Toposens, one of our CODE_n CONTEST finalists of the Connected Mobility cluser, builds innovative 3D sensor technology and is developing a completely new method of localizing 3D positions through ultrasound and radar for the precise 3D detection of objects in real time. The Toposens sensor system generates new ways of providing non-optical vision for technical objects, such as robots, autonomous vehicles, or IoT systems. The founding team consists of the two engineers Alexander Rudoy and Rinaldo Persichini and Tobias Bahnemann, who we’ve talked to in this interview.
What is Toposens all about? How did you come up with the idea?
Toposens builds innovative 3D sensors, which can perceive their surroundings via ultrasound in real time. Basically, we transfer the ability of a bat to see in the dark to technical devices. It is small, low power, robust and precise, available for a competitive price and protects privacy. The sensor can be used for gesture control, collision avoidance and to track people.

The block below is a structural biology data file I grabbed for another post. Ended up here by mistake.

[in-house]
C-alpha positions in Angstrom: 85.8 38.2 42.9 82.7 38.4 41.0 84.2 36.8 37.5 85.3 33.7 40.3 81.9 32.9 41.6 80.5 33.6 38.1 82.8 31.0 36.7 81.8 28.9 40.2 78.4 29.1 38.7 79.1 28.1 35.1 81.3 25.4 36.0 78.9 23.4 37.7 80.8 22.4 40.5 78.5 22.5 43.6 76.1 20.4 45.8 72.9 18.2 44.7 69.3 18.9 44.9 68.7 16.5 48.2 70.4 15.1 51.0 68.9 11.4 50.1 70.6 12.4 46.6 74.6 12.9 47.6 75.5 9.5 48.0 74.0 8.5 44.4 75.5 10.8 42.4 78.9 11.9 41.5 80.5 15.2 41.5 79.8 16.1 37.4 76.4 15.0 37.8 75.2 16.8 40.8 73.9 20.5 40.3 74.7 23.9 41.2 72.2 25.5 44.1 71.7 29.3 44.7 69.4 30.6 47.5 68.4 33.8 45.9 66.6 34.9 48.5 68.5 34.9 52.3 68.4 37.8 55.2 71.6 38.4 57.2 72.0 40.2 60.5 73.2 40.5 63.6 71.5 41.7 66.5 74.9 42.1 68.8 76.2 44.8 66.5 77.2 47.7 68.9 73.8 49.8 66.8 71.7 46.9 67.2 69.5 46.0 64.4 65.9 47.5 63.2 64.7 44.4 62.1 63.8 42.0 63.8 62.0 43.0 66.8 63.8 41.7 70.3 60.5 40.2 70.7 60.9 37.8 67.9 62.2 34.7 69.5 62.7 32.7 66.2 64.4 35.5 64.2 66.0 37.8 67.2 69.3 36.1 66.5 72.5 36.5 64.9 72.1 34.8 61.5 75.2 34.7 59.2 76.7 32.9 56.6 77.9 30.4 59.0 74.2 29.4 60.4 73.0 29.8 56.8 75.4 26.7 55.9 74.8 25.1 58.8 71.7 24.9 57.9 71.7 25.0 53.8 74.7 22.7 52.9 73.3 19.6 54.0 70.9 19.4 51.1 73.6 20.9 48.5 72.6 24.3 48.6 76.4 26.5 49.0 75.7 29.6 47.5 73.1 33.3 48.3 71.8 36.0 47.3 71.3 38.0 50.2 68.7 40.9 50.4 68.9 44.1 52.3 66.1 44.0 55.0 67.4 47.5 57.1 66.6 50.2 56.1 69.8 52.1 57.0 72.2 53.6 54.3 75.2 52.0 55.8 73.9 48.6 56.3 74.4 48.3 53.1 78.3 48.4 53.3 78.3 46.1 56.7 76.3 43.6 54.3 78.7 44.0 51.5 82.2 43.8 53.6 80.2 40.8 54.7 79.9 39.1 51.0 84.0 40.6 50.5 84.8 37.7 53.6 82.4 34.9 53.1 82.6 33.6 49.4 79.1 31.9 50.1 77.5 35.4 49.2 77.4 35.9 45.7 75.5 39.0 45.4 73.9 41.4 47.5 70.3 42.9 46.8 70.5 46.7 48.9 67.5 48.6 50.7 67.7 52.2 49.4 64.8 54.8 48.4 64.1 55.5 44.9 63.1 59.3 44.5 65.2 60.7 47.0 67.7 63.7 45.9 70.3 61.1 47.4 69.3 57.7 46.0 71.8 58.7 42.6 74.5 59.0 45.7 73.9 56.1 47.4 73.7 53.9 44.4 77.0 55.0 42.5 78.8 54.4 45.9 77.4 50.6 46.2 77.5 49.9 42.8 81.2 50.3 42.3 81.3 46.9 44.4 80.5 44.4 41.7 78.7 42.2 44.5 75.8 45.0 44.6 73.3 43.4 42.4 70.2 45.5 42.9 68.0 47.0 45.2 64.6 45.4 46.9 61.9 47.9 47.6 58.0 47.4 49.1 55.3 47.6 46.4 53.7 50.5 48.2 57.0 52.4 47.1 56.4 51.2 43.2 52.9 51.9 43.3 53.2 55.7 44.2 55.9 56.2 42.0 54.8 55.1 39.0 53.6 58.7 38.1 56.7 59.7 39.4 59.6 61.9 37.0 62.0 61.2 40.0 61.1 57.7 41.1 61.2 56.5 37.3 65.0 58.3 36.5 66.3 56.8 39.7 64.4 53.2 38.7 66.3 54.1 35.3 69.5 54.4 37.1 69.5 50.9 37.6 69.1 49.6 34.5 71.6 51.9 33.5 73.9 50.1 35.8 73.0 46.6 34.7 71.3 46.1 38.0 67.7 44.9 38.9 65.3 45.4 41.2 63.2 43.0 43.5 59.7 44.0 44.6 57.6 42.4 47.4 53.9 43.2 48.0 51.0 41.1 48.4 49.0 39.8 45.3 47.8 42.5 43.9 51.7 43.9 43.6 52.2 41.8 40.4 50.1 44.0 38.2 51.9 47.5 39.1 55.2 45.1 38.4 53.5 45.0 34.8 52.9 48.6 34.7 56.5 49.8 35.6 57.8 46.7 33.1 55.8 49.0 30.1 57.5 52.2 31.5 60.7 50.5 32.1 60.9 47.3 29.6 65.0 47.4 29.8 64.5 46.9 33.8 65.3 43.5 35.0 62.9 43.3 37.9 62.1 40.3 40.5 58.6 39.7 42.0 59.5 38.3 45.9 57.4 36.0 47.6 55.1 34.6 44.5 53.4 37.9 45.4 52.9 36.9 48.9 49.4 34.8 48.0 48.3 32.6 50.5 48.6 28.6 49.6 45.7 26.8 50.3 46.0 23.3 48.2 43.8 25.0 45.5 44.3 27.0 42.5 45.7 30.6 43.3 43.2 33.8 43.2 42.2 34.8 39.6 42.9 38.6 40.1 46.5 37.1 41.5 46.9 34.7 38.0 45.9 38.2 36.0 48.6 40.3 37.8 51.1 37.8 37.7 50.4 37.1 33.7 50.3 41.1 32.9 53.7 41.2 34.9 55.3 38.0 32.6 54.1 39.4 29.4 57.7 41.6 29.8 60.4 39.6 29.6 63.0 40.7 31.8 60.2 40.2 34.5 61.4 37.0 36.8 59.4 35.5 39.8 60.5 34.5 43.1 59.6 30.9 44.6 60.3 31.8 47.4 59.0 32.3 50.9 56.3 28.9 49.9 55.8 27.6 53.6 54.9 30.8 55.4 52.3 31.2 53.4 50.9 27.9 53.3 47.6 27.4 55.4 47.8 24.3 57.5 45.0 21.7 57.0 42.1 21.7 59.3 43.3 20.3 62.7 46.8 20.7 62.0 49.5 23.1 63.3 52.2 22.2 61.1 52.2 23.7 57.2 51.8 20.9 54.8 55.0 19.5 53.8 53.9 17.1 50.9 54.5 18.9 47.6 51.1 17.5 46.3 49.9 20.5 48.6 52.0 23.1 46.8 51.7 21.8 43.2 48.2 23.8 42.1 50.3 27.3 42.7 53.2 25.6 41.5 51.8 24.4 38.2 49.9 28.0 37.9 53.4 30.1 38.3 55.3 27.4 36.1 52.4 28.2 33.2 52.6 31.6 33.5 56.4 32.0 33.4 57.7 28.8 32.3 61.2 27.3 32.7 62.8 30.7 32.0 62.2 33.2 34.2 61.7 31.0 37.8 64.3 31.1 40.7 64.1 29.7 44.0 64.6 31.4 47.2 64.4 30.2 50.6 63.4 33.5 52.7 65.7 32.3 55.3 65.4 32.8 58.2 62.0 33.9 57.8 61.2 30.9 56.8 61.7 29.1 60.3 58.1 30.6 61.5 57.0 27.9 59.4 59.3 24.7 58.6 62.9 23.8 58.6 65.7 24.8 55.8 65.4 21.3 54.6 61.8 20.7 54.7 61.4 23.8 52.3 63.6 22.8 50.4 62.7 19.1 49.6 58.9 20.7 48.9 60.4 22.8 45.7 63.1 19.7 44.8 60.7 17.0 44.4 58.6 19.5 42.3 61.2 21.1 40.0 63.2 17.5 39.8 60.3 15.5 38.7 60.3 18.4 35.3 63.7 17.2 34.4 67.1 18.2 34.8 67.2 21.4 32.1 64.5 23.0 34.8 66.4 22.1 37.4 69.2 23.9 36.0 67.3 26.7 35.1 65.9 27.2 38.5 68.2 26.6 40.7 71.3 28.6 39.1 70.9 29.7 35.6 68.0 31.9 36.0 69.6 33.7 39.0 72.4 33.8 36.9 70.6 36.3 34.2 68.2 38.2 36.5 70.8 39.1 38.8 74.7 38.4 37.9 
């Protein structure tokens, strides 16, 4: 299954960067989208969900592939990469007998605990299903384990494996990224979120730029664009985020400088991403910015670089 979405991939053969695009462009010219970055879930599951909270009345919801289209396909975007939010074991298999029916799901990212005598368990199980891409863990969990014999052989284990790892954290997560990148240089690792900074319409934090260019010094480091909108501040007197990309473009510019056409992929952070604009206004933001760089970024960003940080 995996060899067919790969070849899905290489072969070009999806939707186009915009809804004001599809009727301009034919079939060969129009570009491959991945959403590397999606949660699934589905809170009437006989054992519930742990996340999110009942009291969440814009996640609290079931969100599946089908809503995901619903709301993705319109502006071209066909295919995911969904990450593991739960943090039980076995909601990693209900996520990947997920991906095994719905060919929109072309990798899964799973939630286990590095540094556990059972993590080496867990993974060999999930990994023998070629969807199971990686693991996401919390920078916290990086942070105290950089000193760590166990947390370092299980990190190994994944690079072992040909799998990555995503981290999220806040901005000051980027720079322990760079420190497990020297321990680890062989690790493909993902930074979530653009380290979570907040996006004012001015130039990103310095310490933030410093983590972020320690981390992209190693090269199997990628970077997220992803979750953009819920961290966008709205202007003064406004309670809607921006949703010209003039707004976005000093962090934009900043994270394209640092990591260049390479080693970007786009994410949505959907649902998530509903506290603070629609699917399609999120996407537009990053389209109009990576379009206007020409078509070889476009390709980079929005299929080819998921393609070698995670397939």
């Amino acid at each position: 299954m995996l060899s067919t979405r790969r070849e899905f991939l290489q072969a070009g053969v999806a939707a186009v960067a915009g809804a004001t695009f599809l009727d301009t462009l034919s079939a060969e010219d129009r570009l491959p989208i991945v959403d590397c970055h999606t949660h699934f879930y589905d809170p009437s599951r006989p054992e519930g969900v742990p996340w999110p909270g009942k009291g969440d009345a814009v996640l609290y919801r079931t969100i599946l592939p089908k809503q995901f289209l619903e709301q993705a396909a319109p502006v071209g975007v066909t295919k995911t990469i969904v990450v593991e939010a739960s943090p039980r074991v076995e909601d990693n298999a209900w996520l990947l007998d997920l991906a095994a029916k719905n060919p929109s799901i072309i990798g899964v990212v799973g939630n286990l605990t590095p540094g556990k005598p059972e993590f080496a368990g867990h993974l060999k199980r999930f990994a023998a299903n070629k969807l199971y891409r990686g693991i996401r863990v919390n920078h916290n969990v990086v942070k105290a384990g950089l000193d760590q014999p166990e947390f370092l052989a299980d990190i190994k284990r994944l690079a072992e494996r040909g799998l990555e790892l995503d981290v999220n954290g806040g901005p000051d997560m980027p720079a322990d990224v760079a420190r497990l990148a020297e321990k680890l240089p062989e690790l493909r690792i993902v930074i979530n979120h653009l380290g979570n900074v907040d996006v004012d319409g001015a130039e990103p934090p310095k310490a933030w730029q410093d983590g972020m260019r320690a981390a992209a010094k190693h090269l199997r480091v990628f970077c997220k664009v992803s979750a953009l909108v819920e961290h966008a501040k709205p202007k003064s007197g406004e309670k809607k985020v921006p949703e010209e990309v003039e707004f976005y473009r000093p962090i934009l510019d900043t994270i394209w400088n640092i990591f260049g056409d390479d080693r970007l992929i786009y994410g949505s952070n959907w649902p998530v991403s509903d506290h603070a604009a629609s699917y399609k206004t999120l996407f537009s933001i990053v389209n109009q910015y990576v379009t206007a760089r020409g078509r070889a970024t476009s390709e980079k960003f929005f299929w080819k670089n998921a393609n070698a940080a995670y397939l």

During his mechatronics studies, Alexander Rudoy wanted to build a toy robot fish that swims around in an aquarium, powered by electromagnetic fields. For this purpose, he needed a 3D sensor to locate the fish underwater. There was no suitable sensor available on the market due to technological issues or because they were too expensive. Therefore, Alex started developing the algorithm for the 3D ultrasound sensor over the course of the following three years by himself. In 2014, he got together with Rinaldo Persichini and Tobias Bahnemann and they started Toposens.
“Digital Disruption“ – that’s the motto of this year’s CODE_n CONTEST. What makes your solution innovative, what makes it disruptive?
Toposens did not improve existing technology – we developed a novel technology from scratch that is superior to the existing ones in many important aspects. Even though ultrasound has been used for a long time, our algorithm allows us to be the first one to receive 3D “images” from a single ultrasound sensor system.
The specifications of ultrasound technology make it possible for the first time to build a 3D sensor system which is mobile, low power, robust and reasonably priced. More…